Teaching Secondary English: Readings and Applications

By Daniel Sheridan | Go to book overview

1
English Teachers

Introduction

Who Teaches English?

Who teaches English? In one sense it is an impossible question, for when I look at the teachers I know and the teachers-in-training with whom I work, I see a bewildering array of types. They are young and old, aggressive and laid-back, political and apolitical. They come from teachers' colleges and universities. Some love Bleak House and others find it unreadable. Some write poetry, while others are afraid of poems. They all love (or hate) grammar. They are mostly women, but they seem to resist traditional gender roles. And even the one trait that I once believed to be typical of all English teachers -- that they all talk a lot -- has proved unreliable as I encounter more quiet students who want to teach English.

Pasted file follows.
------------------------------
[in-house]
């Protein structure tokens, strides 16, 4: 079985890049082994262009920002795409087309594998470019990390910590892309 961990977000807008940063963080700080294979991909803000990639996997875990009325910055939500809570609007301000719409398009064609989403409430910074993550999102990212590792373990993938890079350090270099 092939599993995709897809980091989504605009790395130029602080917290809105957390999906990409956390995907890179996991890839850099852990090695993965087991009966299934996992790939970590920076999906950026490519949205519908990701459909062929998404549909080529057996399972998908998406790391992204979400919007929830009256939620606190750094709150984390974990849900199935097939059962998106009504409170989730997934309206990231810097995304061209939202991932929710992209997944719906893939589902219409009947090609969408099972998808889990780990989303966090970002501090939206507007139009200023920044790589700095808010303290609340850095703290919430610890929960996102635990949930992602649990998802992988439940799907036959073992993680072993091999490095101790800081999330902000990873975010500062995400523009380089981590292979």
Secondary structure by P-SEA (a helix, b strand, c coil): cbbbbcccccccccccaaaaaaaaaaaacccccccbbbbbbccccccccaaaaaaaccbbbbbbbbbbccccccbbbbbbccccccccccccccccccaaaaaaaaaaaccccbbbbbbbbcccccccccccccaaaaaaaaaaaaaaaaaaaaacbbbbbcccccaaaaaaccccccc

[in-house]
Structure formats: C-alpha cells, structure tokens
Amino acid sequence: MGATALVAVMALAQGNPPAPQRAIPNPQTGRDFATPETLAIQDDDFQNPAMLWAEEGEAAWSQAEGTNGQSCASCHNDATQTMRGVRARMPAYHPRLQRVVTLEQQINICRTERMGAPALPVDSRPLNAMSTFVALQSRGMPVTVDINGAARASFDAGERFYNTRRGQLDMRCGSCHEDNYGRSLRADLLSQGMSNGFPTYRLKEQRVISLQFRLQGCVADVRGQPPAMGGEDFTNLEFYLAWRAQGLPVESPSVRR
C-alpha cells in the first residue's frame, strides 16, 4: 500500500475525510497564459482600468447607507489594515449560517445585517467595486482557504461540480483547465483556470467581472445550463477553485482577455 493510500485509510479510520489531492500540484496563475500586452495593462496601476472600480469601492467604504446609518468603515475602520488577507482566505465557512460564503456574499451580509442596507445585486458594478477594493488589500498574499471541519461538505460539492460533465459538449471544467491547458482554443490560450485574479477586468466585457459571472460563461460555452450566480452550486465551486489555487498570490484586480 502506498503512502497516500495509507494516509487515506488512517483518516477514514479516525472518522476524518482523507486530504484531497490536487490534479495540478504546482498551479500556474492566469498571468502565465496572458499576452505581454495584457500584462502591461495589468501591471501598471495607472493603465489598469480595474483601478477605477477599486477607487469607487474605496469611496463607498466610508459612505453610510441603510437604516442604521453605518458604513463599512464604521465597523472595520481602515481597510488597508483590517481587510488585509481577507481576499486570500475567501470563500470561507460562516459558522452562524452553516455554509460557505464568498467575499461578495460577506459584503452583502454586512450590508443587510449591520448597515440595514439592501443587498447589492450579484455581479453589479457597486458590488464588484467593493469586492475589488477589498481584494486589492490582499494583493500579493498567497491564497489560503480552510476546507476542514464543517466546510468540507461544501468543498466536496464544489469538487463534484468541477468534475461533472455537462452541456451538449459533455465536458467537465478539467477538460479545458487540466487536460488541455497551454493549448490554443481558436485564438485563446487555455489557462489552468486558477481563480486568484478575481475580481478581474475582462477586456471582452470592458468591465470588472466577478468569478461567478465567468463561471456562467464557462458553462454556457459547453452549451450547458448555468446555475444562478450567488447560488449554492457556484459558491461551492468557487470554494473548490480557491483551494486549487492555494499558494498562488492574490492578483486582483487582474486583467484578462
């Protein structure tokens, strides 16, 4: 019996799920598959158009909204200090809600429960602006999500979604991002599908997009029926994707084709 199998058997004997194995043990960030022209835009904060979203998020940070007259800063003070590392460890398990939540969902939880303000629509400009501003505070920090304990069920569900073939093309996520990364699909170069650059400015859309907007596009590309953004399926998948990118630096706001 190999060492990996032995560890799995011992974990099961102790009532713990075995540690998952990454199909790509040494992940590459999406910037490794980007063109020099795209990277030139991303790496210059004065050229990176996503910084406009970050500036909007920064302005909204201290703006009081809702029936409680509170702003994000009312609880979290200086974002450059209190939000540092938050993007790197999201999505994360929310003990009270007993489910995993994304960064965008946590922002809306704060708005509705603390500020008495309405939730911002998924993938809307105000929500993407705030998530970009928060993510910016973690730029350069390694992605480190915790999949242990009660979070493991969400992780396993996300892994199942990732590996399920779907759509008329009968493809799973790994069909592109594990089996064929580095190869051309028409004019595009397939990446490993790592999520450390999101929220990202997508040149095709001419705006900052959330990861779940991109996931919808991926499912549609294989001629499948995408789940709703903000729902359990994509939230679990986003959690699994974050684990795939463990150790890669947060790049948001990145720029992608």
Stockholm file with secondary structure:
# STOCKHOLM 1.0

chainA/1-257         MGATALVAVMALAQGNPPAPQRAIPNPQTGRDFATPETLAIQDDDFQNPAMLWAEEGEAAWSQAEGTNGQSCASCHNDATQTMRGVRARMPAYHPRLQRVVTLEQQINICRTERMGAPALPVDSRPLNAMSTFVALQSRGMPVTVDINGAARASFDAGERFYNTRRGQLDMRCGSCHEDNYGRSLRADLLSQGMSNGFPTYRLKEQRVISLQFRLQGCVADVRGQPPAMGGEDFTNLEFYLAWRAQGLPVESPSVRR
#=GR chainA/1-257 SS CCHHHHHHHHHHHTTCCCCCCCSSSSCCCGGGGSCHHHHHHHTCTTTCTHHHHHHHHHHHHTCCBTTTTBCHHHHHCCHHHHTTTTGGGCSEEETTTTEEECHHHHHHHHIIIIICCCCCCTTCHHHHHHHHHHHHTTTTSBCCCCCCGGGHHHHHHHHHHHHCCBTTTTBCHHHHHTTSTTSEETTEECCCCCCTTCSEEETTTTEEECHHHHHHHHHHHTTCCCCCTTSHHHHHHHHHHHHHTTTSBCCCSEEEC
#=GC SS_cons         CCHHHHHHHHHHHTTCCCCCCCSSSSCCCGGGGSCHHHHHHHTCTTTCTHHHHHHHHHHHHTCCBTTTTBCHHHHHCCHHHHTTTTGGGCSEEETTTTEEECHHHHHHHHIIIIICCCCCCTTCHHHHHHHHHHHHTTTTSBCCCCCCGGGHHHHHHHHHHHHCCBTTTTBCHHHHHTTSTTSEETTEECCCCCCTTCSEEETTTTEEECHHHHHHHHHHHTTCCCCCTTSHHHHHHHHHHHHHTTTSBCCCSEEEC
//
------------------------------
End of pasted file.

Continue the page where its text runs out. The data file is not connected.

There is no one type that teaches English. I might agree or disagree with so-and-so's beliefs on the teaching of grammar; I might wish that someone else appreciated Dickens; I might believe that we need more men in the field. In the end I know there is no formula for success -- so there is hope for you and me. Yet a kind of cartoon image of the English teacher persists in the popular imagination. She looks something like Miss Grundy in the "Archie" comics. She has an inexplicable love of ancient (pre-World War II) literature. She has an irritating habit of correcting people's language. She seems to be cast from a different mold from the rest of

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